Cape Fear Mold in Mold Making Technology Magazine for complex mold build
Medical parts have different requirements than other molded articles, and as a result tooling engineers over the years have pioneered new mold materials, coatings and mold maintenance practices.
For example, a typical luer fitting is used for making a secure, leak-proof attachment with tubing connections in medical devices and other instruments. These small connectors frequently have undercuts, and when they do, there are considerable cost and risk implications for the molding of these parts. However, practices are evolving and tooling engineers have begun using a single, expanding cavity component as an alternative to slide mold traditions of the past.
Containing the part's undercuts within an expandable cavity results in a mold that is smaller and simpler, with less moving parts. Design time is reduced and mold construction hours are less. With a smaller mold, lower hourly press rates result, and when a mold is less complex, it is easier and less costly to properly maintain.
Slide molds require lubrication, introducing opportunities for part contamination, while an expandable cavity requires no such grease. And rather than nesting round parts within long slides, more conformal cooling and a more balanced runner system can be achieved by using a component that forms the part concentrically.
Expandable cavities are constructed in an expanded position, meaning that during molding they are pulled back against a striker ring and collapsed inward. For ejection, the component is staged forward, which allows the segments of the expandable cavity to expand outward. This releases the undercut and the part is then ready for ejection. They are commonly staged forward during mold open to enable the fastest possible cycle time.
Report from the Field: Expandable cavities can sometimes be a project-saving solution, as it was for Cape Fear Mold & Tool Co., Inc. Mike Rockwell explains that his customer required two hot runner molds with undercuts to be built. "One of the molds was fairly simple except for some undercuts, but the second mold turned into a bear," he says. "It had a long, thin core running thru the center, undercuts on the inside that required the expandable cavities, undercuts around the outside that required slides, and, to top it all off, it had a 0.016" vent hole in the face."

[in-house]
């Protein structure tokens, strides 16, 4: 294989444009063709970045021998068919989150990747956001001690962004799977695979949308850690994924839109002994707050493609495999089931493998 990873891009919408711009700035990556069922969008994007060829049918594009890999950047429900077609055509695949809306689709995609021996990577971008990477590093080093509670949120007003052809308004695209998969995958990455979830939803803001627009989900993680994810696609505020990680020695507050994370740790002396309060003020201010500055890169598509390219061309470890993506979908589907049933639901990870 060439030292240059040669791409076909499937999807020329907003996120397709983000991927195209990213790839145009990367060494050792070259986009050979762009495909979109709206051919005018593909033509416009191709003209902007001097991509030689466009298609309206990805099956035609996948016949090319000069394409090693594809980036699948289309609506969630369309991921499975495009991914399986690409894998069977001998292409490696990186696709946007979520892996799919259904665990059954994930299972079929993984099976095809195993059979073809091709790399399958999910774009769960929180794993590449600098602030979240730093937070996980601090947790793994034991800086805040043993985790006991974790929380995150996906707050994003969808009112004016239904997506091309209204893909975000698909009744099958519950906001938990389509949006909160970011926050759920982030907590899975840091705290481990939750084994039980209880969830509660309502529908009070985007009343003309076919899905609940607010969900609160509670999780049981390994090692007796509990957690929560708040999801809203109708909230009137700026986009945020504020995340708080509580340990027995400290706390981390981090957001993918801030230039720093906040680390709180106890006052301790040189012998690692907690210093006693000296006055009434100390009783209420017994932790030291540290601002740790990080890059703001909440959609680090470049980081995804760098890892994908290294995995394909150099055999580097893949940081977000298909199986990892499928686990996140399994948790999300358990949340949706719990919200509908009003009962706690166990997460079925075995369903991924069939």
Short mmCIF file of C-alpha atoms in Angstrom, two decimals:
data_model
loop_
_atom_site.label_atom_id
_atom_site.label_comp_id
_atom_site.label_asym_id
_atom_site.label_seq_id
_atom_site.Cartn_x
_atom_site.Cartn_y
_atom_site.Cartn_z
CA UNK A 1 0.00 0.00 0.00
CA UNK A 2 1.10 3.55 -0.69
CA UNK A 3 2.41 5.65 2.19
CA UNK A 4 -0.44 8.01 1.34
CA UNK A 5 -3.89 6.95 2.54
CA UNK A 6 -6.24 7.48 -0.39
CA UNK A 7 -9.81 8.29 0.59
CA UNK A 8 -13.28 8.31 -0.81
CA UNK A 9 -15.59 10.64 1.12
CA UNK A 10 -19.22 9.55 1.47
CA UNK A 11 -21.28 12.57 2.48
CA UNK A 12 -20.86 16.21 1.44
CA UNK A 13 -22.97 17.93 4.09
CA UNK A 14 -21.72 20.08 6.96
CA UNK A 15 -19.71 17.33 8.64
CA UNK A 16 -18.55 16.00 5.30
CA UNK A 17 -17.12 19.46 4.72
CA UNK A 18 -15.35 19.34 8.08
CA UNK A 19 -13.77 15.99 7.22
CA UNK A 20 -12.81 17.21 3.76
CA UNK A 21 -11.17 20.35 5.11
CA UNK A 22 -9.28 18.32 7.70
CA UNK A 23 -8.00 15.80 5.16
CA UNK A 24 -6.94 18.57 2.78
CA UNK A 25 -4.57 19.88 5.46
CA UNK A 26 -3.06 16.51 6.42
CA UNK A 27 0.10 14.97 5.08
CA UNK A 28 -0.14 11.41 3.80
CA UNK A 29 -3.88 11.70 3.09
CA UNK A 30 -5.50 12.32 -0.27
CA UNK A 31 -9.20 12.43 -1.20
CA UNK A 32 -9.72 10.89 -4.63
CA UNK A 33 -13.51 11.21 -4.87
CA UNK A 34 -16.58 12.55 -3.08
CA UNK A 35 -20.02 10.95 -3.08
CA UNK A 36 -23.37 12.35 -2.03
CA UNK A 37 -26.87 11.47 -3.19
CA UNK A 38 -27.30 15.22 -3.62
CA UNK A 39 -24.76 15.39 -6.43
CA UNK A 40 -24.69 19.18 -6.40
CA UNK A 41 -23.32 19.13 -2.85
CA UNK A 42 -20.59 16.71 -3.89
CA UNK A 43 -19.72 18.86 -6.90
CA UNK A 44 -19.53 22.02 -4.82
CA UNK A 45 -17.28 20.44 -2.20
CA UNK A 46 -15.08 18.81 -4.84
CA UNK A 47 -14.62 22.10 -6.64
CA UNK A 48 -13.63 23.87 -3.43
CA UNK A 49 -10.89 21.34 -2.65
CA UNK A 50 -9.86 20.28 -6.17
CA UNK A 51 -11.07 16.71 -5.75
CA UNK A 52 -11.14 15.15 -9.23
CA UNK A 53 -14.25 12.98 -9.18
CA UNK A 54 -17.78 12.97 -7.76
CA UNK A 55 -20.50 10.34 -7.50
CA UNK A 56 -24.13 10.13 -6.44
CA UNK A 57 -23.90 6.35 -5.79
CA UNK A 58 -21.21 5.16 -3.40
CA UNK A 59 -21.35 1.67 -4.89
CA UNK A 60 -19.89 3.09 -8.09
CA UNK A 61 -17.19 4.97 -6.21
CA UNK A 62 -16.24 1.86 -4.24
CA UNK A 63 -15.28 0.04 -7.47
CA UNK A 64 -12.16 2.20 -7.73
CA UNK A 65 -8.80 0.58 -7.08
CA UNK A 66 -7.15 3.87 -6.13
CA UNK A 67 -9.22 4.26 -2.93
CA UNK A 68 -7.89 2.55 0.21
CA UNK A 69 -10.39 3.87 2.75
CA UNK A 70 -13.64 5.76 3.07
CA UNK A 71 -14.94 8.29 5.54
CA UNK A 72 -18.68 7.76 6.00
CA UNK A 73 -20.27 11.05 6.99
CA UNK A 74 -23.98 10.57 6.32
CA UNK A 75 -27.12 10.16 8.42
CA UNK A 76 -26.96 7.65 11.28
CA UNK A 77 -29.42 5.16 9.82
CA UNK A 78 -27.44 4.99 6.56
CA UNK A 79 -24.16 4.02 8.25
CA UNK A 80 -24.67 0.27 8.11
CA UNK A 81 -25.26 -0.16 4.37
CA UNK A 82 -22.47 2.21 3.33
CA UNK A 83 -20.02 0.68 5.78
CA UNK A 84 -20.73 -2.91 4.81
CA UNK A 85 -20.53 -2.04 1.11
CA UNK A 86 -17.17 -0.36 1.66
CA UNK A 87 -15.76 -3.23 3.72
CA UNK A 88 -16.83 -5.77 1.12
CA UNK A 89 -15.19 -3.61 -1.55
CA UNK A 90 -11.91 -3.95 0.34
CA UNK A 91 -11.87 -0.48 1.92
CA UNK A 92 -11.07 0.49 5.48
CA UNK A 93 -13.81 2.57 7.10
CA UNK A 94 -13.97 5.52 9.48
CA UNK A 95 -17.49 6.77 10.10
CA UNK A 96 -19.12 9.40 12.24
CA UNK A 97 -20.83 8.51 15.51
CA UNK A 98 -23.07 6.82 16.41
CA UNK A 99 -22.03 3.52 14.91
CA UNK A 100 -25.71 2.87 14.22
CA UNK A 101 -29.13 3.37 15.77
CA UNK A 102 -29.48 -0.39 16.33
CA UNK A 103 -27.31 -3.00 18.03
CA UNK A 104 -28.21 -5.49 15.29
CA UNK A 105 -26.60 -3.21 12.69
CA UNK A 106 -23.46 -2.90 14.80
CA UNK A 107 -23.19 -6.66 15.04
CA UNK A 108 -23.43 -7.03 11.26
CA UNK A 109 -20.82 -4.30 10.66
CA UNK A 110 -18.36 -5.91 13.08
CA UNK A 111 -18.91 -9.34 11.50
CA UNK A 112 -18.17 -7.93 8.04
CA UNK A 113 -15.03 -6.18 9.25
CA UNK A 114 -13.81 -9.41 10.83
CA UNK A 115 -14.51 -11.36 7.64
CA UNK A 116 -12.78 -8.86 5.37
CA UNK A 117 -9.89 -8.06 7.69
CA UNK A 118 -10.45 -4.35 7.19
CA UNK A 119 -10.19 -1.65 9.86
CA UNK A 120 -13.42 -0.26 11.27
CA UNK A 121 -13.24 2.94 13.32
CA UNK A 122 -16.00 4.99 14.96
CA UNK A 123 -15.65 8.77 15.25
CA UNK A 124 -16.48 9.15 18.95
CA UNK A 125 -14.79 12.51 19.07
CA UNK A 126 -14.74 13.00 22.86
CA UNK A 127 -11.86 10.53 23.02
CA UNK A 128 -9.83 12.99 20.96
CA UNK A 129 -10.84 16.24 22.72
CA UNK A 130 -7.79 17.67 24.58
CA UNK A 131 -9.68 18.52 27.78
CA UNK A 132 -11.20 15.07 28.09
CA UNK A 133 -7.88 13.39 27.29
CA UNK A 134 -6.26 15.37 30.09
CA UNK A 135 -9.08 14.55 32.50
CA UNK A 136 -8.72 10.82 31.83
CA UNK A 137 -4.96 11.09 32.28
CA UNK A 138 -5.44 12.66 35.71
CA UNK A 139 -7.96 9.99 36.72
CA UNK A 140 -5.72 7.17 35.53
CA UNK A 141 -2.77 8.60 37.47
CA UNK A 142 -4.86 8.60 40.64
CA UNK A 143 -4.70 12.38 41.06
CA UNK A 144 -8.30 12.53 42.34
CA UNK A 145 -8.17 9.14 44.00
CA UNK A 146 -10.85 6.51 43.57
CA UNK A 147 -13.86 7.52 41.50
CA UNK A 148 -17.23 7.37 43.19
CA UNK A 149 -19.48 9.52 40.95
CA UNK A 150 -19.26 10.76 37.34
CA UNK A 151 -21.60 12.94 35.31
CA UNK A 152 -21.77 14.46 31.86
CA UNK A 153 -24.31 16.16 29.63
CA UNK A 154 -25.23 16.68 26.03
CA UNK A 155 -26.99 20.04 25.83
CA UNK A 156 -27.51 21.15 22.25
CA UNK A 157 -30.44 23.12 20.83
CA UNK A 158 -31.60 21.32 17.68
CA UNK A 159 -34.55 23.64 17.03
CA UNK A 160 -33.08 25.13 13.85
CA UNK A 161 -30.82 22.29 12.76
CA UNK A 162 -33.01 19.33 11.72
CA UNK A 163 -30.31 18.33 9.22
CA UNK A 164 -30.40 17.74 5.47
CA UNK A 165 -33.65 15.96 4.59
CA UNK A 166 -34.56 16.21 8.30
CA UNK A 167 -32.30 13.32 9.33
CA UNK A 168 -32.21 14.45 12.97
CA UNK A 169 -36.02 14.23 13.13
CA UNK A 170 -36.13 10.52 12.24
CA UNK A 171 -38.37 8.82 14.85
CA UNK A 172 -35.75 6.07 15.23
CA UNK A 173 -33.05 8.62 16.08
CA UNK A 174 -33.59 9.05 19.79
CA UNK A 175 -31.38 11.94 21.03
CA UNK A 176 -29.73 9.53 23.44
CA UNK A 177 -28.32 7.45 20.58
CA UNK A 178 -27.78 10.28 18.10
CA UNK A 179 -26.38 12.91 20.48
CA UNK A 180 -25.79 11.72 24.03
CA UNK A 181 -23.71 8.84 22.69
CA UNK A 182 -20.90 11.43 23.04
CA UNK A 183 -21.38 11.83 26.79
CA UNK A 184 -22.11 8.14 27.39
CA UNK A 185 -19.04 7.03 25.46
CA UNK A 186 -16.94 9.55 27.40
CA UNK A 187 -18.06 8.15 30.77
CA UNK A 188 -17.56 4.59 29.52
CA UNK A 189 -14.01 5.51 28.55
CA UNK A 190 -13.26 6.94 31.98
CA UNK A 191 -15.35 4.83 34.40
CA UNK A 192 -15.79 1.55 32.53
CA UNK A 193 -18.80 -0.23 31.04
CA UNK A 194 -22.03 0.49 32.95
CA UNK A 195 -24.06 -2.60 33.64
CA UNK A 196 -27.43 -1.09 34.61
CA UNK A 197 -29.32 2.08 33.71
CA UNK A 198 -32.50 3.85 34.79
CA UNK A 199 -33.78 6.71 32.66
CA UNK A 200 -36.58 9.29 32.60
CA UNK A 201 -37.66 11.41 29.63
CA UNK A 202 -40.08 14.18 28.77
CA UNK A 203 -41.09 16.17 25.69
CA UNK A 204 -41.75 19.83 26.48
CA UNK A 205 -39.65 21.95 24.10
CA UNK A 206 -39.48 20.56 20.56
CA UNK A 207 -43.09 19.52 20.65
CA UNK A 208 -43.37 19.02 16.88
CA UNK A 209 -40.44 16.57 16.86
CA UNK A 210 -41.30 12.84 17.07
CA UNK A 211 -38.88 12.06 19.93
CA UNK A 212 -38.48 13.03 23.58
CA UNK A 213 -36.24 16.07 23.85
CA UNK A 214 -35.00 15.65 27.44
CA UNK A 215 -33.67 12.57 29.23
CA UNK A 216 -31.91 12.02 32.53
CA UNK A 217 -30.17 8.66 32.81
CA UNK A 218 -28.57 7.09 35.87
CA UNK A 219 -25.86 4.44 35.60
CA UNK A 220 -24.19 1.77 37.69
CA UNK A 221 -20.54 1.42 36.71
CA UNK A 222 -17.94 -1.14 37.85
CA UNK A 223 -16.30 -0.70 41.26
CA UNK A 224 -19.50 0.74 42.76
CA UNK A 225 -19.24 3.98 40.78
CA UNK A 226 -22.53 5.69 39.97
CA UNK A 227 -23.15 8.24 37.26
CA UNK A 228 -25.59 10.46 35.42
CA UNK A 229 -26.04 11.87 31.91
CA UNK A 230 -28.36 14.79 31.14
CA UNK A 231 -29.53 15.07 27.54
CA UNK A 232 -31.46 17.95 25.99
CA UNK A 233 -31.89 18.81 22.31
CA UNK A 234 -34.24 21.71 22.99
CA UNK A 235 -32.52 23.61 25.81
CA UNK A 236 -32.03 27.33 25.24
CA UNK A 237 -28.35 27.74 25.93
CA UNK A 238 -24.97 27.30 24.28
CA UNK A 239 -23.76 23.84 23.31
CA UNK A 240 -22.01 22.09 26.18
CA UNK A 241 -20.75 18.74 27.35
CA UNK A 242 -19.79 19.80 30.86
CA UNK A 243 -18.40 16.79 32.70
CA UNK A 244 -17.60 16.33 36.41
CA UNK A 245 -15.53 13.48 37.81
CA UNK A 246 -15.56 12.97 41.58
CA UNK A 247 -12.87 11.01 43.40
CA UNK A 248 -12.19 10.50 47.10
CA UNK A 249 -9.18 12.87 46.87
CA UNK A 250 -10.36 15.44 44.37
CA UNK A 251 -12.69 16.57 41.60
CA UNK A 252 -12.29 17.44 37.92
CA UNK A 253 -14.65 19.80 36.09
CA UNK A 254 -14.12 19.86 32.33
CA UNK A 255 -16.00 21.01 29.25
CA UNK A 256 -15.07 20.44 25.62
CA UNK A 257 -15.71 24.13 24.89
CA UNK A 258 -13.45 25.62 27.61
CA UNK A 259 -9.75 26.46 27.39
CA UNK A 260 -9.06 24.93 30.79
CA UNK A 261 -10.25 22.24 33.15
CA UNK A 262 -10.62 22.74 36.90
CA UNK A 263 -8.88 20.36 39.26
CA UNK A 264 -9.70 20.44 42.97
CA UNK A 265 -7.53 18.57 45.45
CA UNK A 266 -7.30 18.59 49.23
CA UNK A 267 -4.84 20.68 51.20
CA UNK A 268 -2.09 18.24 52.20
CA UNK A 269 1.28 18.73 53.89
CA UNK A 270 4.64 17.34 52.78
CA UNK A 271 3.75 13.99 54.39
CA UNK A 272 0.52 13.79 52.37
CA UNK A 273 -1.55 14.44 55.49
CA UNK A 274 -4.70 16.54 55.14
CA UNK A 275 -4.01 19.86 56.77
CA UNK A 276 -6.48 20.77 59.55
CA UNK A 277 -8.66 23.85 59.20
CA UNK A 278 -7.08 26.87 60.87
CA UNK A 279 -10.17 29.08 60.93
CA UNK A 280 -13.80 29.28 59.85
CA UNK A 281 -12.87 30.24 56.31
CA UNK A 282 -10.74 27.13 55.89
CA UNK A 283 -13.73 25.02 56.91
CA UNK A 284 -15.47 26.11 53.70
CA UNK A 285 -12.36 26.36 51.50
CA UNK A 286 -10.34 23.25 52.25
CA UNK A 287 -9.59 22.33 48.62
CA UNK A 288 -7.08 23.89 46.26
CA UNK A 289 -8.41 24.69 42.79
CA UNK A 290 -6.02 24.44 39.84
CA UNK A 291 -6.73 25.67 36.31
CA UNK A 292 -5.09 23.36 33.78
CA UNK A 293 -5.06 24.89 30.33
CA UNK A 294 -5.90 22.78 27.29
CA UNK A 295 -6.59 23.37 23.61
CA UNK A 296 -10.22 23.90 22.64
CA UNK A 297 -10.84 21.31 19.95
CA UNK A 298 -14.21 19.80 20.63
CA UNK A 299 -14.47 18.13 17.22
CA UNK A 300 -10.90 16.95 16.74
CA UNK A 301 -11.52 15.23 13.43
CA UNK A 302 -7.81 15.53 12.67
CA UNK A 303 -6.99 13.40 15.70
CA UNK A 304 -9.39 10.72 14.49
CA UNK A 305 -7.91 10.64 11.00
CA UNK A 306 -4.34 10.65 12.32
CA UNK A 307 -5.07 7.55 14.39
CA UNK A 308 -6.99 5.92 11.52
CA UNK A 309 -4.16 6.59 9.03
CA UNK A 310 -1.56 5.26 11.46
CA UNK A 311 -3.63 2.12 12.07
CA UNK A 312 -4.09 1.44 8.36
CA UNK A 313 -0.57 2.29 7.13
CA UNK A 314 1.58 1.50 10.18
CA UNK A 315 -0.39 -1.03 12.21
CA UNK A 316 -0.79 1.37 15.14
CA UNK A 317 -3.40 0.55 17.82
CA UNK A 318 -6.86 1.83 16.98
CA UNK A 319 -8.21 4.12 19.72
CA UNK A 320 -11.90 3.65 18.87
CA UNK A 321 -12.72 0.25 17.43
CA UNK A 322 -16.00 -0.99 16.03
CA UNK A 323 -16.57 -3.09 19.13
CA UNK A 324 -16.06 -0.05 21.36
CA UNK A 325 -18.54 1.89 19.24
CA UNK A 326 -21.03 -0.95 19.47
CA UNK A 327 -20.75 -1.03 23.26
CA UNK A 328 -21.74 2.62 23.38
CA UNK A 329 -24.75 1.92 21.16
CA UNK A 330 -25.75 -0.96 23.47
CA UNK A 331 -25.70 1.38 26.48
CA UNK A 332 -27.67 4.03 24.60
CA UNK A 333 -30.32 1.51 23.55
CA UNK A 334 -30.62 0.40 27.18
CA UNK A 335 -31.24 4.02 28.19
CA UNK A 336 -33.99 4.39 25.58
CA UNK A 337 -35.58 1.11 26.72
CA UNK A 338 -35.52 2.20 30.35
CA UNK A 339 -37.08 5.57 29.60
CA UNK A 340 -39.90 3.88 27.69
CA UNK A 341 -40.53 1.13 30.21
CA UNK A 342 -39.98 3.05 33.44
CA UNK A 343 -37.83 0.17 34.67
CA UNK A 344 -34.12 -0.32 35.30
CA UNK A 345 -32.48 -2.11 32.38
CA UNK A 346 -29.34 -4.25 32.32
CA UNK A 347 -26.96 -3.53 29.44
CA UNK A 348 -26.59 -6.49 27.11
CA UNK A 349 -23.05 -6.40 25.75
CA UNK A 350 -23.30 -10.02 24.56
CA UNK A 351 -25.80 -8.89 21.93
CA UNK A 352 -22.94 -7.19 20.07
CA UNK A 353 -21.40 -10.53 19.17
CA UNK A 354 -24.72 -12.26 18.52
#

The complexity of the second mold wasn't the only criterion that had to be met, but there were also space considerations and a tight delivery time to think about.
"The expandable cavity system was really the only option," Mike notes. "We had worked with several collapsible cores in the past and have always been quite happy with those, so I was confident the expandable cavity system would work just as well. The beauty of the expandable cavities is that there is really no way to crash the mold."
The project was a success, and Mike said his customer was very satisfied. "My customer couldn't have been happier with the mold," he says. "They were actually surprised when we completed the project without any design change requests."
In medical molding, the stakes are high. The ramifications that are on every tooling engineer's mind can cause one to default into building the next tool much like the last tool. However, beyond the cost savings of a smaller and more straightforward mold build, containing the part's undercut details within a single component ensures part accuracy, optimal cooling, greaseless molding, and dramatically simplified mold maintenance. These advantages reduce risk and liability over the course of a medical mold's lifetime.